Sales Training

This page is a database of articles and downloadable white papers on many different aspects of sales training. You can search for any particular topic (e.g. "cold-calling") by typing it into the search box above the list of contents to the right. If you use the productivity tools in Connect (Calendar, Contacts, Workshop, Dashboard) you can use your dashboard results to see which areas of selling you have the most weak spots and then come to this page to find training resources to help you improve.

Closing The Sale More 2010

CLOSING THE SALE
Finding new prospects and explaining features and benefits can be difficult for a salesperson who isn’t close-oriented. But inexperience can be crushing when it comes time to close the sale.

CLOSE FROM THE BEGINNING
Don't confuse this idea with the hard sell; this aggressive approach alienates many potential customers. Instead, explain your agenda. Tell the prospect exactly what you're selling and how it can benefit their business. Being up front about your intentions promotes an honest, mutually respectful, and rewarding discussion leading the way for a smooth close.

“The ultimate goal of any sales presentation is closing the sale. The close is normally the culminating stage of the sales process the point at which the prospect decides whether or not they will buy. Inexperienced salespeople often wonder when it is appropriate to try to close the sale.”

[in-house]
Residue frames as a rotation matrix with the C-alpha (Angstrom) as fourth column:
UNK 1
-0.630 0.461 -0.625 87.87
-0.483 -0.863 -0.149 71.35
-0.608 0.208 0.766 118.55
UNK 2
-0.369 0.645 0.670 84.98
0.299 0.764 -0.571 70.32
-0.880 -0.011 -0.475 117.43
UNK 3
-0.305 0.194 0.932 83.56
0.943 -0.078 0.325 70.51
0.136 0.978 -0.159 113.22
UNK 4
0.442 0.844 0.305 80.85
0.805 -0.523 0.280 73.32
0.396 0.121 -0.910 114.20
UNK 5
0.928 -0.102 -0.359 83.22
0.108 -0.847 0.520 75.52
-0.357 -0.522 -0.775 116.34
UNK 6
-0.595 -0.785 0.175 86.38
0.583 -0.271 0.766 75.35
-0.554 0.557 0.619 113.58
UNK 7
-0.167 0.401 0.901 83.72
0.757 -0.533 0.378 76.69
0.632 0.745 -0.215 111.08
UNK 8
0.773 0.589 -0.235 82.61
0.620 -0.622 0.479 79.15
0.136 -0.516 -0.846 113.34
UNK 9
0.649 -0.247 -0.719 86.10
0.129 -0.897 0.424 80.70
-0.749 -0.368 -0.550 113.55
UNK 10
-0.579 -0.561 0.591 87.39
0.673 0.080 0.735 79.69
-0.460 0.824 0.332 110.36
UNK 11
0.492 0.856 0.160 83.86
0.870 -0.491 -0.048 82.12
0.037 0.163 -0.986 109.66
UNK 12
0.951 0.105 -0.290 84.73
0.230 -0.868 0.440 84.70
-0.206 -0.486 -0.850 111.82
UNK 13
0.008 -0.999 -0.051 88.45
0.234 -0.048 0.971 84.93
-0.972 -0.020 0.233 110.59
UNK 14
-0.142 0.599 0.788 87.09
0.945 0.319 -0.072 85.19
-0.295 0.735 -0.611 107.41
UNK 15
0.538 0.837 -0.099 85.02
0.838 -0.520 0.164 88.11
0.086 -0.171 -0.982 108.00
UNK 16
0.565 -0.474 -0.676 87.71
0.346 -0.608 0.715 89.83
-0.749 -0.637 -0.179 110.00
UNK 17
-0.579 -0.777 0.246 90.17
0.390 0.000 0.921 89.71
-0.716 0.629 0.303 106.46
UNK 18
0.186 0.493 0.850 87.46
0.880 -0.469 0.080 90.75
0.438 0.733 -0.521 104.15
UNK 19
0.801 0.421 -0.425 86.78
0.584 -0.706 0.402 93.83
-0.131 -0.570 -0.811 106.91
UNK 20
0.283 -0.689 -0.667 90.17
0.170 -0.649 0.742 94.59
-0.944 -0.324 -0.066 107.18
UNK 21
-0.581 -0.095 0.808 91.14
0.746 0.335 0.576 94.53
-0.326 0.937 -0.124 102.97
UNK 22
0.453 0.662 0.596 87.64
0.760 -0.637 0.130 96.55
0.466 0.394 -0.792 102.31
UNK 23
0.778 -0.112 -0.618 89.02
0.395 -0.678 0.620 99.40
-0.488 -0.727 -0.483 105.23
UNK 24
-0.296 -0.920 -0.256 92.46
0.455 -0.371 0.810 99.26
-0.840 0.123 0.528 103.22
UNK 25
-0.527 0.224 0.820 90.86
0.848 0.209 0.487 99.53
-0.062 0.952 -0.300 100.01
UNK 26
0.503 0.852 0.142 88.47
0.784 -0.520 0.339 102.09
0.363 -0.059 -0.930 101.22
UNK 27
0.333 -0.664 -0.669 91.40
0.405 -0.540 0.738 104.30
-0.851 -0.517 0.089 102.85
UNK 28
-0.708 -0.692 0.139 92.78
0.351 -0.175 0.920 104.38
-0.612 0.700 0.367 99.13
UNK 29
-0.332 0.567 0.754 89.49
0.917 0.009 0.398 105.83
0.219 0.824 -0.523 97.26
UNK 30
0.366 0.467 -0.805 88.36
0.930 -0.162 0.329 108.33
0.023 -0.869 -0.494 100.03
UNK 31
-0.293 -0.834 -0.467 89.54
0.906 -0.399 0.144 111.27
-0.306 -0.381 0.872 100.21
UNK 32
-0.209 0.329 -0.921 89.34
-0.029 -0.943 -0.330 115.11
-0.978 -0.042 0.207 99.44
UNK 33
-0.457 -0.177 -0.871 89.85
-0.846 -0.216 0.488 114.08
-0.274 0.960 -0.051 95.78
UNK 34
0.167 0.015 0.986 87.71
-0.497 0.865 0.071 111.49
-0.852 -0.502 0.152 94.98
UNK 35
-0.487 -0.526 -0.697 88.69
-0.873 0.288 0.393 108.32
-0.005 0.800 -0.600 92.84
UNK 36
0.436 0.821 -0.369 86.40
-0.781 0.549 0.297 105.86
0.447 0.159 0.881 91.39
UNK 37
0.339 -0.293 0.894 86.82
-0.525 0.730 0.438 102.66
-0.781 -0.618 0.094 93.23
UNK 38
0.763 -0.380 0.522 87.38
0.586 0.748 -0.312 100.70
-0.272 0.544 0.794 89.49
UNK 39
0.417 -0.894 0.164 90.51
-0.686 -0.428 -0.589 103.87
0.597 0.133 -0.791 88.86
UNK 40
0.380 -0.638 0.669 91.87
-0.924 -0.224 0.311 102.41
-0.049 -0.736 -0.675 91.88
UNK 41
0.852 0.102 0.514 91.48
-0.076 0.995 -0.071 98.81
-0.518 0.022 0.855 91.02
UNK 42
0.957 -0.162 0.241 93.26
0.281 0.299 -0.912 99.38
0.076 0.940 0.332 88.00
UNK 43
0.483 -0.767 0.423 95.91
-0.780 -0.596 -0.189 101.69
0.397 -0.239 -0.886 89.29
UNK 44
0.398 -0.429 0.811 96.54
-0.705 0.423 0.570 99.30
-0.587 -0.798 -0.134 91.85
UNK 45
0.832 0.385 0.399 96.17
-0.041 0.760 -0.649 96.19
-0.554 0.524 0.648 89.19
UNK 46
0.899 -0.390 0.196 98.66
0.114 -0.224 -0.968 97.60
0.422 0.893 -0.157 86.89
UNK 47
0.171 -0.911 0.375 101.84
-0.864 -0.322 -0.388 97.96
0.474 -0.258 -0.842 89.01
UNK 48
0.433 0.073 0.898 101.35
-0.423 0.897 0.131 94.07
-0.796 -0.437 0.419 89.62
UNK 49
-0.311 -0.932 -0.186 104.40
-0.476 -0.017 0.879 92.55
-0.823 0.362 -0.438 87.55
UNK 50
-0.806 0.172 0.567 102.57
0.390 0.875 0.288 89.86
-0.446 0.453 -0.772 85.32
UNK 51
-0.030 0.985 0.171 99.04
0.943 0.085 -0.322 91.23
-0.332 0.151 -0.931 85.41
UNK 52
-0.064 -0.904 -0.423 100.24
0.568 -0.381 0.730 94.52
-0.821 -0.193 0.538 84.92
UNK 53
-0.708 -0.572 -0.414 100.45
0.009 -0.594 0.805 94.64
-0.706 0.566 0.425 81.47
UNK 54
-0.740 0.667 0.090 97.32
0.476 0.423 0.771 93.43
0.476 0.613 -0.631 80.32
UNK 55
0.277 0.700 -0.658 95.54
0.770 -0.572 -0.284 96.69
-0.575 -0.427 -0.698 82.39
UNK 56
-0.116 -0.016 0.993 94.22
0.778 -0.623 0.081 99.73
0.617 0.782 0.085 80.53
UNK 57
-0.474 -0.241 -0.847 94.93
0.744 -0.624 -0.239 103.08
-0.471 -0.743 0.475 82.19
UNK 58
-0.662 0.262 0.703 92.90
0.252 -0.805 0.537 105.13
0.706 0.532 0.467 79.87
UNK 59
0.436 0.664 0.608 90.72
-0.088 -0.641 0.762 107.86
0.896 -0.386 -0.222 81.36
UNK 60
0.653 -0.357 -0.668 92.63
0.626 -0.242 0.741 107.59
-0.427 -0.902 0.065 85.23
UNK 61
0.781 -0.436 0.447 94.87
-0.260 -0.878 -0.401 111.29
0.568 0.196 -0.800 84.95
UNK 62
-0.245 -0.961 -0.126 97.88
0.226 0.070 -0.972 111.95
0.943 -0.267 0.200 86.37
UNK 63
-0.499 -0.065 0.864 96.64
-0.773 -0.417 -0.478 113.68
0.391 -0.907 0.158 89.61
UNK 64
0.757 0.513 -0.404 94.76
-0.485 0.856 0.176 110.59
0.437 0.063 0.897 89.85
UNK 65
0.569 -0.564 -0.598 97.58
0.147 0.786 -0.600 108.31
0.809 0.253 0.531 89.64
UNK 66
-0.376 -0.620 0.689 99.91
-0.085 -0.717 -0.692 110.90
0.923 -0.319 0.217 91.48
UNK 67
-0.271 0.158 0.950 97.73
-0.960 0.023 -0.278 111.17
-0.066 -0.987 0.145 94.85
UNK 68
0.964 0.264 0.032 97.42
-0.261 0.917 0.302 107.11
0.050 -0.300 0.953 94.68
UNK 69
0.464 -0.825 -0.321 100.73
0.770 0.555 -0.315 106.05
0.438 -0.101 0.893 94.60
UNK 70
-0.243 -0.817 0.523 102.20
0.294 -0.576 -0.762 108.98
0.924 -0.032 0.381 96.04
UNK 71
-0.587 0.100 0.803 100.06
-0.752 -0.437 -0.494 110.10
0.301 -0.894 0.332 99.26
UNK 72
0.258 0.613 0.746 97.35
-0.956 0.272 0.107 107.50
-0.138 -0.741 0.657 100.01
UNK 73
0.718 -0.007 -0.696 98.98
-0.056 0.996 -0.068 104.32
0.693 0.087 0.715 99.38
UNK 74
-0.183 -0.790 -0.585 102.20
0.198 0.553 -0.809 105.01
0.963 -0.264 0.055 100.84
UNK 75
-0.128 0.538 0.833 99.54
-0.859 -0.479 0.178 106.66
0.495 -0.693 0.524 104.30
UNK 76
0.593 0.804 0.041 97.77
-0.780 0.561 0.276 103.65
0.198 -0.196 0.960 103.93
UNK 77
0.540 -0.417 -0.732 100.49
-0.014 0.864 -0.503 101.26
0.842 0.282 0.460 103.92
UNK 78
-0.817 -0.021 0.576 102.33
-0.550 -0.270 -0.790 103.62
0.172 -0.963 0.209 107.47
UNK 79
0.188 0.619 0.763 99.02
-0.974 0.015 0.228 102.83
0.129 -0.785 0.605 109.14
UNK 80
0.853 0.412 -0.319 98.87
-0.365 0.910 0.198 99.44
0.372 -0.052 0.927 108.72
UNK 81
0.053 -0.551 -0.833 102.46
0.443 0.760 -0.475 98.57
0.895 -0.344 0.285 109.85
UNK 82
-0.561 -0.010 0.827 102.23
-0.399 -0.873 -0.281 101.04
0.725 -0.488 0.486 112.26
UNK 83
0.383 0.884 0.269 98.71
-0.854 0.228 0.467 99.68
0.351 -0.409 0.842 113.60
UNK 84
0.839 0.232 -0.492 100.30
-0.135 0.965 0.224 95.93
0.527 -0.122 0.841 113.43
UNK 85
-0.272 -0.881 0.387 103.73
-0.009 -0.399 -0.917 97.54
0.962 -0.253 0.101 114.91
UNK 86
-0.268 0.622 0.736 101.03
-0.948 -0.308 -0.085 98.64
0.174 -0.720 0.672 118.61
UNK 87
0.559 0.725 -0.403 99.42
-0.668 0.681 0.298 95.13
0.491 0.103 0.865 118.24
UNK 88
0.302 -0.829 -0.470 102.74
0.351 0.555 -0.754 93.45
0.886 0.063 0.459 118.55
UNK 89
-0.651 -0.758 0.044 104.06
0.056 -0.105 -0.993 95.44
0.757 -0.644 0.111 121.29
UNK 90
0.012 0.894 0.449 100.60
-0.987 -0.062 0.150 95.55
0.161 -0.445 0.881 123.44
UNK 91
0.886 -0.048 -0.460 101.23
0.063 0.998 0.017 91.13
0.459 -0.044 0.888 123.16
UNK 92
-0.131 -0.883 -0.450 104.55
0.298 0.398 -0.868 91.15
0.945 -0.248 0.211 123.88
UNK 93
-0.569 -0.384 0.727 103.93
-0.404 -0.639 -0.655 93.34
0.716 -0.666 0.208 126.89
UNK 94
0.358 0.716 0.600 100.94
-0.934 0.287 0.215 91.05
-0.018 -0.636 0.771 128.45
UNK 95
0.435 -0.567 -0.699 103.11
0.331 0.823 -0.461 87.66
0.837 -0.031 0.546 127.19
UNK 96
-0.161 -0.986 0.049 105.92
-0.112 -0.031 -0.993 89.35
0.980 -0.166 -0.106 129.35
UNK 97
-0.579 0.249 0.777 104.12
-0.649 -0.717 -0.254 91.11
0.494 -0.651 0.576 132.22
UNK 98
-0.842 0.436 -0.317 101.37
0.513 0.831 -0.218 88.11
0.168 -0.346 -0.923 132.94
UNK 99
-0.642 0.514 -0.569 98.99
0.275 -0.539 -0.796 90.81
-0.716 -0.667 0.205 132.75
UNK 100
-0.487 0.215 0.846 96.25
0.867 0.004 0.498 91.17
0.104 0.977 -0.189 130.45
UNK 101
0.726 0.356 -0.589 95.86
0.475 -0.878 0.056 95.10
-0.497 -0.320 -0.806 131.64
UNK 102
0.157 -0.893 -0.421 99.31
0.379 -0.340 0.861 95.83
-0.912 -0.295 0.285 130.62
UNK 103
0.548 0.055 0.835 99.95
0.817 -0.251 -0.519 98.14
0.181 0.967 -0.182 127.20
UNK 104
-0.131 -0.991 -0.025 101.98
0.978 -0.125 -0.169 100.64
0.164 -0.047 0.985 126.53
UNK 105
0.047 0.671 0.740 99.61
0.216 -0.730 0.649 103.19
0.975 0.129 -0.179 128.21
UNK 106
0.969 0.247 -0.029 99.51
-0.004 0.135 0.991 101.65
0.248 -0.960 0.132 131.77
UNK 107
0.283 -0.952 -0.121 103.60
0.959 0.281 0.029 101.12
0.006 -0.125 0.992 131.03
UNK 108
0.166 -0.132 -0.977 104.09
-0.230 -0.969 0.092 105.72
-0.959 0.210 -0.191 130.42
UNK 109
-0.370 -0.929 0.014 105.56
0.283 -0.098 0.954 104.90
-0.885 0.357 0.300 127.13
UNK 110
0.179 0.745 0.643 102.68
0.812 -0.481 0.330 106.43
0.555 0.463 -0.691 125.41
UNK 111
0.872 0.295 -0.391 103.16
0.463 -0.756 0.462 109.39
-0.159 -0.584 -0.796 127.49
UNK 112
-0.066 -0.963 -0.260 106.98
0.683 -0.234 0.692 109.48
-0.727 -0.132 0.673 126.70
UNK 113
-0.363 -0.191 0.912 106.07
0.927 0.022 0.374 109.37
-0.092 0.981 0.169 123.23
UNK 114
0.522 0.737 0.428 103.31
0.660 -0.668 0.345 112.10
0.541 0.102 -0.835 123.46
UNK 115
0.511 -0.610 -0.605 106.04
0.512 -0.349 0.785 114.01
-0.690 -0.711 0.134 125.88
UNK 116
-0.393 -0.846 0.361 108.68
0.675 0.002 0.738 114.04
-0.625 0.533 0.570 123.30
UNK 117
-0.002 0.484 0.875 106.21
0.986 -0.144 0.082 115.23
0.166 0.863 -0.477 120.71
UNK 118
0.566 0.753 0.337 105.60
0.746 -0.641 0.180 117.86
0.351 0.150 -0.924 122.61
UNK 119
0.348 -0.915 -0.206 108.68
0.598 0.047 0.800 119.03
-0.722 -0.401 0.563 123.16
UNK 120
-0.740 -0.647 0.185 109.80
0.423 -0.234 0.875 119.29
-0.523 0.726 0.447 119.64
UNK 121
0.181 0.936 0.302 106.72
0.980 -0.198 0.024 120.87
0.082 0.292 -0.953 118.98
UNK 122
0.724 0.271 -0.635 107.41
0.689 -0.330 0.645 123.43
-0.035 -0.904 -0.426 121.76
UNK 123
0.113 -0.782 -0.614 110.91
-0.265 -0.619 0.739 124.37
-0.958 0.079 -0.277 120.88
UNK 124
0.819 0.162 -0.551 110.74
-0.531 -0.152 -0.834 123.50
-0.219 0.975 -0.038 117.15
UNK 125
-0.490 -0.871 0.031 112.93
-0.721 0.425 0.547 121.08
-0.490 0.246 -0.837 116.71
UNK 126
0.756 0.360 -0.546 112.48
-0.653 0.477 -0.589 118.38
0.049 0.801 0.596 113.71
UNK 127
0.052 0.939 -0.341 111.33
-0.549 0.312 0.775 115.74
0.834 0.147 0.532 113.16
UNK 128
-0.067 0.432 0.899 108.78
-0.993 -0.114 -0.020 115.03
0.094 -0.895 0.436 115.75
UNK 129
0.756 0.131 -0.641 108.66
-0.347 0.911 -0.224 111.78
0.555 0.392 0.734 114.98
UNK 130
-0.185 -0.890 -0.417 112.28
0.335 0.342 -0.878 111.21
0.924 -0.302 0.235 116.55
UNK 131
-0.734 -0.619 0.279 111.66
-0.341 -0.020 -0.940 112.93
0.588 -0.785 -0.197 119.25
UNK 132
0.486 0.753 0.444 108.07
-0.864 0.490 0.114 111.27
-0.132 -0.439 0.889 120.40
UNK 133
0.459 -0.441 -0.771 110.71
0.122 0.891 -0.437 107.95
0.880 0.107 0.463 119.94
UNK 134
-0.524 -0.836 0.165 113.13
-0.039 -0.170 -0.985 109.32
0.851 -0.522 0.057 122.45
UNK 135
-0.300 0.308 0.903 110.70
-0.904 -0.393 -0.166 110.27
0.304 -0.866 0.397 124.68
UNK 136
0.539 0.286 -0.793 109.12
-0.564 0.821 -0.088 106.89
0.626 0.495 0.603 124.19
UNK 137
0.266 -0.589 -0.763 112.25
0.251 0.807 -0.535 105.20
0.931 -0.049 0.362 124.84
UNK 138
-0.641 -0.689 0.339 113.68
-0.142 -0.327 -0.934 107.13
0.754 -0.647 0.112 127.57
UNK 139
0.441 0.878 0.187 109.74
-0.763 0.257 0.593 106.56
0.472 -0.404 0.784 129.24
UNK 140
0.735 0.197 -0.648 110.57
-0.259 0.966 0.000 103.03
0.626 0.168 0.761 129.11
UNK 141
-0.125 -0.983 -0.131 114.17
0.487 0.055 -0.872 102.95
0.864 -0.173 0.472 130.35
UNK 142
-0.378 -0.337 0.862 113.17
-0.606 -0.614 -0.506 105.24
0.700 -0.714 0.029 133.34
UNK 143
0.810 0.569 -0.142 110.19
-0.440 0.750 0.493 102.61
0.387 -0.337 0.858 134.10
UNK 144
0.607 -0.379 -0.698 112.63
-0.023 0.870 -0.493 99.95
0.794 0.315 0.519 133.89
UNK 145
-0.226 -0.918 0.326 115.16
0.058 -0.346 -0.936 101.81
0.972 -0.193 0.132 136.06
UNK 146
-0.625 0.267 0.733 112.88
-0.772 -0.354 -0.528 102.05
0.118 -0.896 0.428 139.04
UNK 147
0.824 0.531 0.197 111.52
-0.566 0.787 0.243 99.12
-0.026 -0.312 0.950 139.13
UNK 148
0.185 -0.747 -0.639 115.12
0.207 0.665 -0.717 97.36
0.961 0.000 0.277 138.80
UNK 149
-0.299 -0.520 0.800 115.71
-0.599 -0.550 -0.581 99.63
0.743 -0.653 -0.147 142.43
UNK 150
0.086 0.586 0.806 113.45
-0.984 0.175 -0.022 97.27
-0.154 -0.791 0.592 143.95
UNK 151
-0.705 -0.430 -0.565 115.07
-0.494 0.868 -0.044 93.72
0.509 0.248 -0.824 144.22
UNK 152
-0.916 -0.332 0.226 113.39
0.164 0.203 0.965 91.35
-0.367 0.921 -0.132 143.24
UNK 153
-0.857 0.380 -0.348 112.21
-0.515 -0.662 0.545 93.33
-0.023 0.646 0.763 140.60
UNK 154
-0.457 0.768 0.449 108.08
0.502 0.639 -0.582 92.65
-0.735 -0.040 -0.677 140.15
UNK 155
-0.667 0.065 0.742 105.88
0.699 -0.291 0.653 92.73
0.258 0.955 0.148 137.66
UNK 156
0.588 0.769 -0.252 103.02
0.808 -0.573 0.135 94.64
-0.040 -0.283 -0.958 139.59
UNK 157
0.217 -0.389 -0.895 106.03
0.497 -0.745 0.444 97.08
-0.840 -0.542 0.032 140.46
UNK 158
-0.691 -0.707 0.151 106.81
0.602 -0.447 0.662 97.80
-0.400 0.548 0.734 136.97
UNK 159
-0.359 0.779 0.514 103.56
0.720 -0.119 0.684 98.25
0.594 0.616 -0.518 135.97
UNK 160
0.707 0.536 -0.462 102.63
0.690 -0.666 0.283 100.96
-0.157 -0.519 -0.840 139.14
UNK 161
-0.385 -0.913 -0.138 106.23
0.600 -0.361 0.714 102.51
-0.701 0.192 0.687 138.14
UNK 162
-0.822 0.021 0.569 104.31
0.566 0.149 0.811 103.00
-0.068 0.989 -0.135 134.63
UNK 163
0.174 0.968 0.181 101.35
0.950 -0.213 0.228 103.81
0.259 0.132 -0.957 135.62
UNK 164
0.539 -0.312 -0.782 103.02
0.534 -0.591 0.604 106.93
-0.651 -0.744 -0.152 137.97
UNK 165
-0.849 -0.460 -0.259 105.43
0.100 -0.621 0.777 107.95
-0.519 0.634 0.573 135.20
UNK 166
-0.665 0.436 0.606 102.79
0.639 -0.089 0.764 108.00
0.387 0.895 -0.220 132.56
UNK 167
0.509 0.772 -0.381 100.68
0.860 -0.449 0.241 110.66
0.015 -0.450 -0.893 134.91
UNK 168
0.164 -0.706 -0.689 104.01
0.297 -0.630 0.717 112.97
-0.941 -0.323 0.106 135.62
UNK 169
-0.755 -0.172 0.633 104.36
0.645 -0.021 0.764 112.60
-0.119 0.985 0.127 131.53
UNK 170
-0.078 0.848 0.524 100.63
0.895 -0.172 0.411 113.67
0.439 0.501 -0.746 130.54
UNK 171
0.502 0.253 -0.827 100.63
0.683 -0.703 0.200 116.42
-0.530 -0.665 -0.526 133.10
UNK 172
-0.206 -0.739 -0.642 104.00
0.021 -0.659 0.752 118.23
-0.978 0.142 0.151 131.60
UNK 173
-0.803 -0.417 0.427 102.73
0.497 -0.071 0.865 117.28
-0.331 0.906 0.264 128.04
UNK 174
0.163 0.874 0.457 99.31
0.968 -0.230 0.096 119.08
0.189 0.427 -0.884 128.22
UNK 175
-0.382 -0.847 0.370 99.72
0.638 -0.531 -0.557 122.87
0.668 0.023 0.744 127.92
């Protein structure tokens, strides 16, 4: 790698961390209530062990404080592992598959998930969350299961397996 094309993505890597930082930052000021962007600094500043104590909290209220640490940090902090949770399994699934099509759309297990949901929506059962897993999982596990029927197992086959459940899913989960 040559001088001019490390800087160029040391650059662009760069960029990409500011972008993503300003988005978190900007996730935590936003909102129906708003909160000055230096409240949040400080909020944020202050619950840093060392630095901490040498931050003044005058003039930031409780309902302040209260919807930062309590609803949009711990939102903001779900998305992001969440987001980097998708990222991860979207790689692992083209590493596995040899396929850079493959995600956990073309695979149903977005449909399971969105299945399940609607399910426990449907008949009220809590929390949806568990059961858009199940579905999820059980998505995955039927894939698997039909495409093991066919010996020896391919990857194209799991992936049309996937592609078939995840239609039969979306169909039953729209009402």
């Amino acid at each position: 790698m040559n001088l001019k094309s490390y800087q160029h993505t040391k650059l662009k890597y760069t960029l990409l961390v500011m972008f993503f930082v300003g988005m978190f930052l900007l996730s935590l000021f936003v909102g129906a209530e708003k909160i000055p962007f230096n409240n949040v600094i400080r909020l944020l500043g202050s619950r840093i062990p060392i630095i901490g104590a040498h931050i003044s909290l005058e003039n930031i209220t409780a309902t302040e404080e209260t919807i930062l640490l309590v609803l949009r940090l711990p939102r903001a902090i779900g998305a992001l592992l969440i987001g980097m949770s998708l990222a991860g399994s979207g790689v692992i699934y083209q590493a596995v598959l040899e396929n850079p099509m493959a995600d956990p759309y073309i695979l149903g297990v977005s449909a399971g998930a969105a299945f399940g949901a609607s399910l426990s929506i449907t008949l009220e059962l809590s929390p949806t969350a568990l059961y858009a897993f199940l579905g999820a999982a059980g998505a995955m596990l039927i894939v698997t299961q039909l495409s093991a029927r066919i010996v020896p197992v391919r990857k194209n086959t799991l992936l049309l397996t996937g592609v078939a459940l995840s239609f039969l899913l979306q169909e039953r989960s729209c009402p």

LEARN TO RECOGNIZE WHEN PEOPLE ARE READY TO BUY
A customer might indicate they're ready by asking questions about the product or the buying process: "How long would it take to get the ad to air?" "Is the production of my ad free?" or "Can my kids be in the ad?" Other good signs include complaints about your radio competitors.

DON’T RESPOND TO QUESTIONS WITH A MERE YES OR NO
Answer your prospect's queries with questions of your own. Carefully chosen, these return questions can help lead to a sale.

For example, instead of answering the question, "Can I have ads that come in 30 secs?” you should say, "Would you like your ads to be 30 secs long?”

FREE TRIALS OFTEN LEAD TO SALES
This strategy works well for all sorts of businesses a month of airtime perhaps; Internet ads on your website, where there are often free 30-day trials there are sales to be found.

SUGGEST SPECIFIC TERMS
Rather than asking whether your prospect wants to buy, suggest a specific buying scenario and then ask if your customer agrees to it. For example, "We can get you to air on Tuesday for $10,000. Do you want us to do that?" addresses three separate questions: the number of ads and frequency, the full price of the campaign, and the specific time the ads will go to air.

If your prospect is uncomfortable with any of the specifics - for example, he wants to advertise Monday - he will say so. You've offered him a chance to let you make decisions about details that otherwise would delay a sale. But be sure you know enough about your customers' needs to make reasonable suggestions.

Click here to download a hard copy of these first sixteen tips.

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Sales Training